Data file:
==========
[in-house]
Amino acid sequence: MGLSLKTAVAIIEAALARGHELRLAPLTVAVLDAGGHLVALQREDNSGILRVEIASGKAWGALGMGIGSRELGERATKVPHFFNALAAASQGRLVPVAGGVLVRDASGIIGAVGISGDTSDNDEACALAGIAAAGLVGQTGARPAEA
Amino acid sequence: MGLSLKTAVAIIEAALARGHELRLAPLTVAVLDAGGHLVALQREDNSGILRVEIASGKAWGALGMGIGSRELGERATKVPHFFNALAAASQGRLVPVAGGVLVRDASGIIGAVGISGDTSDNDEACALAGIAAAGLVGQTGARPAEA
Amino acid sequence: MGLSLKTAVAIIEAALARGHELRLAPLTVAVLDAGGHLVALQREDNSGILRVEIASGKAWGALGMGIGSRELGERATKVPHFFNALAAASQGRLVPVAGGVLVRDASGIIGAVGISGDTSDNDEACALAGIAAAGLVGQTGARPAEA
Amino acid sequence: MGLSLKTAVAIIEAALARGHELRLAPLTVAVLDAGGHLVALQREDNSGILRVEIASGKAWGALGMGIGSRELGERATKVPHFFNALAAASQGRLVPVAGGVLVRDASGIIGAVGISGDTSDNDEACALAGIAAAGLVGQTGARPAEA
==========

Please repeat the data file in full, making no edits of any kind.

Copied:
[in-house]
Amino acid sequence: MGLSLKTAVAIIEAALARGHELRLAPLTVAVLDAGGHLVALQREDNSGILRVEIASGKAWGALGMGIGSRELGERATKVPHFFNALAAASQGRLVPVAGGVLVRDASGIIGAVGISGDTSDNDEACALAGIAAAGLVGQTGARPAEA
Amino acid sequence: MGLSLKTAVAIIEAALARGHELRLAPLTVAVLDAGGHLVALQREDNSGILRVEIASGKAWGALGMGIGSRELGERATKVPHFFNALAAASQGRLVPVAGGVLVRDASGIIGAVGISGDTSDNDEACALAGIAAAGLVGQTGARPAEA
Amino acid sequence: MGLSLKTAVAIIEAALARGHELRLAPLTVAVLDAGGHLVALQREDNSGILRVEIASGKAWGALGMGIGSRELGERATKVPHFFNALAAASQGRLVPVAGGVLVRDASGIIGAVGISGDTSDNDEACALAGIAAAGLVGQTGARPAEA
Amino acid sequence: MGLSLKTAVAIIEAALARGHELRLAPLTVAVLDAGGHLVALQREDNSGILRVEIASGKAWGALGMGIGSRELGERATKVPHFFNALAAASQGRLVPVAGGVLVRDASGIIGAVGISGDTSDNDEACALAGIAAAGLVGQTGARPAEA